Hackers used 7 zero-days, compromised websites to infiltrate iOS

in iOS edited March 2021
In what is being called a highly sophisticated attack, a group of hackers leveraged a total of 11 zero-day vulnerabilities and a host of compromised websites to infect fully patched devices running iOS, Windows and Android.


Detailed in a blog post by Google's Project Zero team, the hacks began in February 2020 and continued for at least eight months, spanning a wide range of techniques, vulnerability types and attack vectors.

As reported by ArsTechnica, the first four zero-days targeted Android and Windows machines running Chrome. The hacking team broadened its scope over the following eight months to include seven vulnerabilities that impacted iOS and Safari. Watering-hole sites were used to distribute different exploits tailored to the visiting device and web browser.

Beyond discovering and exploiting the zero-days, the hacking group was able to quickly deploy new attacks after security patches were applied. This flexibility illustrates not only a deep well of available vulnerabilities, but also the hackers' skill level, the report says.

"Overall each of the exploits themselves showed an expert understanding of exploit development and the vulnerability being exploited. In the case of the Chrome Freetype 0-day, the exploitation method was novel to Project Zero," wrote Project Zero researcher Maddie Stone. "The process to figure out how to trigger the iOS kernel privilege vulnerability would have been non-trivial. The obfuscation methods were varied and time-consuming to figure out."

Project Zero detected the following zero-days in October: Chrome Freetype heap buffer overflow, Windows heap buffer overflow in cng.sys, Chrome type confusion in TurboFan map deprecation, Chrome for Android heap buffer overflow, Safari arbitrary stack read/write via Type 1 fonts, iOS XNU kernel memory disclosure in mach message trailers, and iOS kernel type confusion with turnstiles.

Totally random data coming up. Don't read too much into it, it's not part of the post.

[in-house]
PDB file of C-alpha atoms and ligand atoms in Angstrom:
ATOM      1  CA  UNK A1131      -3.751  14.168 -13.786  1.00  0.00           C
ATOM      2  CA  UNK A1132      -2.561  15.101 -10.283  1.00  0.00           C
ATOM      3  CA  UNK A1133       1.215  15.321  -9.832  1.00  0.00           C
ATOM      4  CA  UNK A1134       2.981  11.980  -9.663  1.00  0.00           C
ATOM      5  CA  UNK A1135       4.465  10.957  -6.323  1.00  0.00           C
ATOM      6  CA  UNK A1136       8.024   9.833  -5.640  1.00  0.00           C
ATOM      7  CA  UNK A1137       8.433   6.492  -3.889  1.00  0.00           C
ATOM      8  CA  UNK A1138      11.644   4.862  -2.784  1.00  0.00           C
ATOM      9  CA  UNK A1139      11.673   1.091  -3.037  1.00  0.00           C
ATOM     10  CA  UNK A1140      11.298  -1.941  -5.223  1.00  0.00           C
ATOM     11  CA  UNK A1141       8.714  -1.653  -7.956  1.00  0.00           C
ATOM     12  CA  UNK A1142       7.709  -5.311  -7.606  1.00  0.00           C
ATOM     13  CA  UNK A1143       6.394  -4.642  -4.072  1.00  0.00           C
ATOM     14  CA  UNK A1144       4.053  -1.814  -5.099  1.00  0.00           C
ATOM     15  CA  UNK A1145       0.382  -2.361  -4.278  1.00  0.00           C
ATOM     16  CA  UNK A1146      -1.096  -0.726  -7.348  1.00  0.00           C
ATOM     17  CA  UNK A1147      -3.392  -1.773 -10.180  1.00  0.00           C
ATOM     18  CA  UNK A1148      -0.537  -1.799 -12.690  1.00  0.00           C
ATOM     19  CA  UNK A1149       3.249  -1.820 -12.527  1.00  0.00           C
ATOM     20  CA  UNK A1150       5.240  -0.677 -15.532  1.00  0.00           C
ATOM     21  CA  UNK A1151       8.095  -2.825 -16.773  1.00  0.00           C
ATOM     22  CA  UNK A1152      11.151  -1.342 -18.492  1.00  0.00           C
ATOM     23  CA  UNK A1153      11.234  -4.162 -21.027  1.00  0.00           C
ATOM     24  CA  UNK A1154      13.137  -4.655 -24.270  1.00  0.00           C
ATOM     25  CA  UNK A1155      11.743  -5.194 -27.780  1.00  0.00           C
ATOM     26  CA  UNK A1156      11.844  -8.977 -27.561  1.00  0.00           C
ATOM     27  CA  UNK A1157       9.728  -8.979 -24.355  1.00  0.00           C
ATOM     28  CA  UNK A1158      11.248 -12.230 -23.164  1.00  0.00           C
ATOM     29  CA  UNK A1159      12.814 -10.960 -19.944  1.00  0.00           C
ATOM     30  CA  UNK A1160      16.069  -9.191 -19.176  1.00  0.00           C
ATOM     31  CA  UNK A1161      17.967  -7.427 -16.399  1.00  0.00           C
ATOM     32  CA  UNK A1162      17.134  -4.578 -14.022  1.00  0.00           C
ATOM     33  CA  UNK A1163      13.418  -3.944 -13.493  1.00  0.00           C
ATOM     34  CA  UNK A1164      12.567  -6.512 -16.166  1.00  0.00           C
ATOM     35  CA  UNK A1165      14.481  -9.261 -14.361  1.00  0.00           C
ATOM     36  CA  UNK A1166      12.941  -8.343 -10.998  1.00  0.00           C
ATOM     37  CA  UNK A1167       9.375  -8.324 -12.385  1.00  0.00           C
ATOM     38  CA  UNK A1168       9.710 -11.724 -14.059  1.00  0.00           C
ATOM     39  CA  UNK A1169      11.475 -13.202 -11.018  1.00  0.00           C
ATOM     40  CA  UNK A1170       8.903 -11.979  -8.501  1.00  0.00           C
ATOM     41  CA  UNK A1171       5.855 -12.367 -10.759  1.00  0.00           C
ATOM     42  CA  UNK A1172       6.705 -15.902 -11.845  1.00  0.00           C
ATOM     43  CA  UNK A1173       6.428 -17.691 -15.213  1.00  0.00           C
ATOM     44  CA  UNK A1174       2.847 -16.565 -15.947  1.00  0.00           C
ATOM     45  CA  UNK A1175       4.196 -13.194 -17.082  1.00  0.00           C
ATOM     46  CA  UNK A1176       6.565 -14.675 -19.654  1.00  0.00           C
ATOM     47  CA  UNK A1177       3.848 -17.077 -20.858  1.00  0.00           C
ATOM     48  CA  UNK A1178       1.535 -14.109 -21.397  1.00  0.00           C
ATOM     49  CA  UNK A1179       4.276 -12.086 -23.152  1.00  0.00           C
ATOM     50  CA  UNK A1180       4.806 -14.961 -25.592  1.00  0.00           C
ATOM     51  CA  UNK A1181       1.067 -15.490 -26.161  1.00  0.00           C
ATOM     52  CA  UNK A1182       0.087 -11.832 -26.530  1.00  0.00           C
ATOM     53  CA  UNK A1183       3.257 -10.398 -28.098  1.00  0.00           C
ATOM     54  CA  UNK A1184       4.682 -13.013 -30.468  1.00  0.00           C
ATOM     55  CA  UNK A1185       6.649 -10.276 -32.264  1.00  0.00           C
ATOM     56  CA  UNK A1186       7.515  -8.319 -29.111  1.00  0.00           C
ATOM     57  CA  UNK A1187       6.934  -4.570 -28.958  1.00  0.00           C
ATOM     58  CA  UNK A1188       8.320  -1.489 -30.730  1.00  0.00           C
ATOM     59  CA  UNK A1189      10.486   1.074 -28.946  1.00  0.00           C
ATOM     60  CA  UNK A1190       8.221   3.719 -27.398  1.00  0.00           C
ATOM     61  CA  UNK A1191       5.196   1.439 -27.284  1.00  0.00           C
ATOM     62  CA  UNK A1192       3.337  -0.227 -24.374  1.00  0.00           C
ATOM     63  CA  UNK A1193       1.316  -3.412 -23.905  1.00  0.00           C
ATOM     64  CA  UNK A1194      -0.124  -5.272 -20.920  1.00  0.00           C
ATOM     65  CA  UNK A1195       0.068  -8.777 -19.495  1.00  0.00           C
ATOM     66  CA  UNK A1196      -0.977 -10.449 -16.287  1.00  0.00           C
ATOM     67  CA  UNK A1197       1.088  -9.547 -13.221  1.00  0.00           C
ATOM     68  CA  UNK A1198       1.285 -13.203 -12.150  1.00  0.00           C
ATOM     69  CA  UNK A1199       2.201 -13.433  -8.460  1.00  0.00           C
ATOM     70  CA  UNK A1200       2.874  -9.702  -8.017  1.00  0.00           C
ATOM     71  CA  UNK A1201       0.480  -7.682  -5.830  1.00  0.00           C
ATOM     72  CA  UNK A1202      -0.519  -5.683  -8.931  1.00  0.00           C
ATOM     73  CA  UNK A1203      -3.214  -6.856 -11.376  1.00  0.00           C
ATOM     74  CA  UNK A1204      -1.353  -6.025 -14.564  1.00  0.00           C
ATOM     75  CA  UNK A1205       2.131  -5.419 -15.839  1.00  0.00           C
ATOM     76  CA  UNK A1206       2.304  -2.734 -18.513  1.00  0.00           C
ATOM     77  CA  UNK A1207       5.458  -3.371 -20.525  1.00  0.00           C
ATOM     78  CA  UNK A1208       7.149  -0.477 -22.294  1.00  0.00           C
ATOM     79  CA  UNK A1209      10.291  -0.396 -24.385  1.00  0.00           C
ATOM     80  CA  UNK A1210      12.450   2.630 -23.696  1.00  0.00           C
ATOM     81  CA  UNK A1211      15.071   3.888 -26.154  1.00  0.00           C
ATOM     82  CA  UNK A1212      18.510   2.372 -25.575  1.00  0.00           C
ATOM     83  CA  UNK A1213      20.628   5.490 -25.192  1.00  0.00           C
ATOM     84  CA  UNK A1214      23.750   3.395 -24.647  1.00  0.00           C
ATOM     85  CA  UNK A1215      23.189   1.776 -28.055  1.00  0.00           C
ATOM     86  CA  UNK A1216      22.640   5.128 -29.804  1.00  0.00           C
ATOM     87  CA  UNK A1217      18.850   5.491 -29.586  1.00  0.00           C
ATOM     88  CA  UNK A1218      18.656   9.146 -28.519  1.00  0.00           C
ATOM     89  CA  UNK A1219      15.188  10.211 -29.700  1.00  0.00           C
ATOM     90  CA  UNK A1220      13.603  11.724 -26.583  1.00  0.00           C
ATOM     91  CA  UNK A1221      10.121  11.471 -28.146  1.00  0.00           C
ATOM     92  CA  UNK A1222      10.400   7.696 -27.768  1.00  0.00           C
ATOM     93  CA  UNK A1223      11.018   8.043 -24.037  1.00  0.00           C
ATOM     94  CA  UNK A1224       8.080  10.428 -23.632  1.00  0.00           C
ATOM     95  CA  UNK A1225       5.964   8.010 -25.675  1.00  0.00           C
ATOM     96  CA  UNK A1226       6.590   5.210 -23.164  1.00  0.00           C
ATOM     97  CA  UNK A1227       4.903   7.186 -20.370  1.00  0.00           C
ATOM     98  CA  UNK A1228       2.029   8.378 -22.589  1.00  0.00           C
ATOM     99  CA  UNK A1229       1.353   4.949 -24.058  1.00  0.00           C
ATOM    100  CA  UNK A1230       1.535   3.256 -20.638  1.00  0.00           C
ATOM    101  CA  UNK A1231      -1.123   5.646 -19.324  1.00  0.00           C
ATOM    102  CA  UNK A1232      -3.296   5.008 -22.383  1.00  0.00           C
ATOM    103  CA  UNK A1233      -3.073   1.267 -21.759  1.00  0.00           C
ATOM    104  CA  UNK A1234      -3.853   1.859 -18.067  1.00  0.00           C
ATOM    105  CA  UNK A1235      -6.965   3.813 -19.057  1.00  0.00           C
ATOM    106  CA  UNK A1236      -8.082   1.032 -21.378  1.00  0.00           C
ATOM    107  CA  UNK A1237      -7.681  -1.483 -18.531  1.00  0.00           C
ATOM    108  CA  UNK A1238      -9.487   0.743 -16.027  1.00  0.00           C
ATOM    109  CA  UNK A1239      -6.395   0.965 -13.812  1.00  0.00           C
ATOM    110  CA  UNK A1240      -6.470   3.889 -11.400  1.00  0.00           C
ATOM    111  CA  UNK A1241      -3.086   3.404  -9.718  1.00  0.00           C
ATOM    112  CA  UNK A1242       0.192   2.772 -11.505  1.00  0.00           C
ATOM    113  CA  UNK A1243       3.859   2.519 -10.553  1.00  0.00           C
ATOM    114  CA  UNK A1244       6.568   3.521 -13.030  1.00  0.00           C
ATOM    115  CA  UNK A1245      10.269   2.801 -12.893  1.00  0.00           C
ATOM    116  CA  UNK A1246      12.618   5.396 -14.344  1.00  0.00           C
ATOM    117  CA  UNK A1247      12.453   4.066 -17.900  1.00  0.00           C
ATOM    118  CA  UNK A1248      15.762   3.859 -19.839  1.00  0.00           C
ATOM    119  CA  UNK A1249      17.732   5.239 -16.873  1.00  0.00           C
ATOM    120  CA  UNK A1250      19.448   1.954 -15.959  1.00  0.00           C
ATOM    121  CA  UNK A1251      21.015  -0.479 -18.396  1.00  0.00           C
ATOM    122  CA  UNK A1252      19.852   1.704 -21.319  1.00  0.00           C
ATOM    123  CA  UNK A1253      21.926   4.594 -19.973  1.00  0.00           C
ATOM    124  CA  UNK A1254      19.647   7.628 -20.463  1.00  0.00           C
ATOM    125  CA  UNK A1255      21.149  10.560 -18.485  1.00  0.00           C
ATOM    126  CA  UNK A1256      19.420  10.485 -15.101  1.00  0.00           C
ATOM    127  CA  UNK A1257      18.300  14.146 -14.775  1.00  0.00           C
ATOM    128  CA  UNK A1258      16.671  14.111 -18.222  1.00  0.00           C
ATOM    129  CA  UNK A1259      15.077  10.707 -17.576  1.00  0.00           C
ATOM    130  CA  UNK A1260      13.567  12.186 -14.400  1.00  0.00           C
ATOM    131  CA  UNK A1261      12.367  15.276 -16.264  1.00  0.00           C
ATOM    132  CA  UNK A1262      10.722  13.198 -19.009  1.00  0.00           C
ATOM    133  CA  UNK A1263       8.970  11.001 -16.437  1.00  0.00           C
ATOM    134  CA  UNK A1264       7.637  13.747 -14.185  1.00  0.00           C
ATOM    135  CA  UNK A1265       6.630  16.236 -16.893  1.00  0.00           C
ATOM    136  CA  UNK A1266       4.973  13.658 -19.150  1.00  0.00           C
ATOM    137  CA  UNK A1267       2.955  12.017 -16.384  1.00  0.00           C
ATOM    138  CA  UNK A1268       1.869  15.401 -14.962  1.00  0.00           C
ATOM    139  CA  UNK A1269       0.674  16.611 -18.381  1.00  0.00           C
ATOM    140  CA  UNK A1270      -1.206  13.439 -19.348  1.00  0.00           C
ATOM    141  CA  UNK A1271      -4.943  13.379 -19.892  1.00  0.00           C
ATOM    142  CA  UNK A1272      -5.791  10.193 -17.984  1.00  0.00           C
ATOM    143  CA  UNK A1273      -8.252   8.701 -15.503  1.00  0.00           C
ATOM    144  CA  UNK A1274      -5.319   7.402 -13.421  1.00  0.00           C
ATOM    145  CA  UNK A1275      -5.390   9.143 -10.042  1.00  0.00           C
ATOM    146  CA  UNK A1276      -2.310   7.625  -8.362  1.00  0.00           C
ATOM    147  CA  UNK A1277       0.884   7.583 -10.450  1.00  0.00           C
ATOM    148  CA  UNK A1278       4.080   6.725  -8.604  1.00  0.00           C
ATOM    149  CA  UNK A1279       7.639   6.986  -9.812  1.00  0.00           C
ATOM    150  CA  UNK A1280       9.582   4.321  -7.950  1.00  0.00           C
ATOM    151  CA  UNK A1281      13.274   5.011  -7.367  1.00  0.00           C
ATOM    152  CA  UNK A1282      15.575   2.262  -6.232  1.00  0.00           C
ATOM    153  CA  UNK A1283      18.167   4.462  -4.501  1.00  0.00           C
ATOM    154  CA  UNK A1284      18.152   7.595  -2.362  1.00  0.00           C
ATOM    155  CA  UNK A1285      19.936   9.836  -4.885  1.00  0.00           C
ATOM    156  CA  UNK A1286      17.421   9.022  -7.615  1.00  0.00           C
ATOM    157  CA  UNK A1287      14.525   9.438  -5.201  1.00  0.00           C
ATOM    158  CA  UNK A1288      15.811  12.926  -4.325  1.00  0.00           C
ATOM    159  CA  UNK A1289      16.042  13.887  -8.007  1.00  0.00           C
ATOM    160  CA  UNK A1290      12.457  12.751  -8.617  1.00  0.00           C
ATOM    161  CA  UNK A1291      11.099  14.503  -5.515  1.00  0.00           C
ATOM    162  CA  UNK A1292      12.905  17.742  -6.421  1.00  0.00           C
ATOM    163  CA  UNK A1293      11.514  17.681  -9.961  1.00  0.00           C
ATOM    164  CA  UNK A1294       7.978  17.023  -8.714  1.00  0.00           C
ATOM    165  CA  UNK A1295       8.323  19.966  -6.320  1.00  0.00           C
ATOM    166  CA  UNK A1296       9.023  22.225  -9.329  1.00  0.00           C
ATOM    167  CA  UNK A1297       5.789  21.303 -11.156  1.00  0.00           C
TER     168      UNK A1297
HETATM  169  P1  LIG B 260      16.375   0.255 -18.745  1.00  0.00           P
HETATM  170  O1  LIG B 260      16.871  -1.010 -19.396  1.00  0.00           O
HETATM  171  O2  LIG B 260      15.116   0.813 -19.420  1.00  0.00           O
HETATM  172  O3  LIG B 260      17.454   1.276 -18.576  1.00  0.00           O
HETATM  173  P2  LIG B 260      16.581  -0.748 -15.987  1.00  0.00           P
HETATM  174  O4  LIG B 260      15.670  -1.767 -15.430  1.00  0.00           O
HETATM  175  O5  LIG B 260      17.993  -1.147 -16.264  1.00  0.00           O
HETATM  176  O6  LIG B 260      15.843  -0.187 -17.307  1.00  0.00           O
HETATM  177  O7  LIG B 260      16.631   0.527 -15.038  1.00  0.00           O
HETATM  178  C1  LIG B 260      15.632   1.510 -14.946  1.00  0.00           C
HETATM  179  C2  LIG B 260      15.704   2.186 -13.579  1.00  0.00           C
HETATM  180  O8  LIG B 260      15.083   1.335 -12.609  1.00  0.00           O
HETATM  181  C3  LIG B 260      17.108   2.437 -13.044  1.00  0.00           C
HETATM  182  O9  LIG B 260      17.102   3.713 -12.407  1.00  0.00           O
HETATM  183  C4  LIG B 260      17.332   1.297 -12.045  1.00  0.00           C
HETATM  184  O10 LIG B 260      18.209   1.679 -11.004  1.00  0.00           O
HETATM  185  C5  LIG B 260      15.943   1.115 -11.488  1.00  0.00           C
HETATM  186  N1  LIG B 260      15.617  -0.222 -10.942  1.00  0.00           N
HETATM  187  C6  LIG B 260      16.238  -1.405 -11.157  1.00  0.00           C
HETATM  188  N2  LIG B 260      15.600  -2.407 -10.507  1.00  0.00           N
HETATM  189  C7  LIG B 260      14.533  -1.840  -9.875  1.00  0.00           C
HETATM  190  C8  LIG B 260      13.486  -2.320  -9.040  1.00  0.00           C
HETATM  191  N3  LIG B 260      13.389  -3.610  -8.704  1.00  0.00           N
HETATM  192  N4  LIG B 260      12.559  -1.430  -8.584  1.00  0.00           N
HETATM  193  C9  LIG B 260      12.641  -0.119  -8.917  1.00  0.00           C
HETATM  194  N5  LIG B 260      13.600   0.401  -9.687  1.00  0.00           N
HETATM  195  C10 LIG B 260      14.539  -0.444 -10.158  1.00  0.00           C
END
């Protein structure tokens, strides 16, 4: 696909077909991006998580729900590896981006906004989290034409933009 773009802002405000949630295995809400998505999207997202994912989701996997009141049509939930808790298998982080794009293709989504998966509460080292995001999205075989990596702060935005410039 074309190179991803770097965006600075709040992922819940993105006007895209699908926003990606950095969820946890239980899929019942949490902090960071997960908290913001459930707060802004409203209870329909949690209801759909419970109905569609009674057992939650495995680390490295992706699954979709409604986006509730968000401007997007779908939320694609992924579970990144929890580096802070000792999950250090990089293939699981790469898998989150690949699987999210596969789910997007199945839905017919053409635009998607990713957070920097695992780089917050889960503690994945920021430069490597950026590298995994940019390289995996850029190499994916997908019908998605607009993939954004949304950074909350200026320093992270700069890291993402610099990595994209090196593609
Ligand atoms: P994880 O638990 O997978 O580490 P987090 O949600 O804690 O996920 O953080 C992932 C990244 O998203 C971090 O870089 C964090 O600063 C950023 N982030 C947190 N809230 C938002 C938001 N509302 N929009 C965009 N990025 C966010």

As noted by ArsTechnica, the chain of exploits was required to break through layers of defenses built into modern operating systems.

Apple regularly issues updates to patch security holes in iOS, the latest of which arrived with iOS 14.4.1 on March 8.


  • Reply 1 of 7
    So, is the takeaway that I need to burn all my current hardware to the ground and buy new because I existed online in 2020?
  • Reply 2 of 7
    I work in tech and feel comfortable asserting I probably know more about technology than 99% of people … but then I read something like this and realize I am an absolute illiterate sitting duck compared to some people out there.
    appleseerpulseimagesmanfred zornkiehtanCloudTalkinbeowulfschmidtapplguywatto_cobra
  • Reply 3 of 7
    MplsPMplsP Posts: 3,681member
    So, is the takeaway that I need to burn all my current hardware to the ground and buy new because I existed online in 2020?
    yup. pretty much. And move to a cabin in Idaho.
    pulseimagesmanfred zornwatto_cobra
  • Reply 4 of 7
    xsmixsmi Posts: 138member
    So have the exploits been patched? 
  • Reply 5 of 7
    rcfarcfa Posts: 1,124member
    xsmi said:
    So have the exploits been patched? 
    And who are the hackers?
  • Reply 6 of 7
    mknelsonmknelson Posts: 923member
    rcfa said:
    xsmi said:
    So have the exploits been patched? 
    And who are the hackers?
    You may want to read the Ars article for more details: https://arstechnica.com/information-technology/2021/03/expert-hackers-used-11-zerodays-to-infect-windows-ios-and-android-users/

    Patched? Yes, but then the hackers deploy a different attack vector.

    Who? "Thursday’s post offered no details on the group responsible for the attacks. It would be especially interesting to know if the hackers are part of a group that’s already known to researchers or if it’s a previously unseen team. Also useful would be information about the people who were targeted."
  • Reply 7 of 7
    If these were watering hole attacks, would sure be nice to know what watering holes were taking advantage of these vulterabilities.
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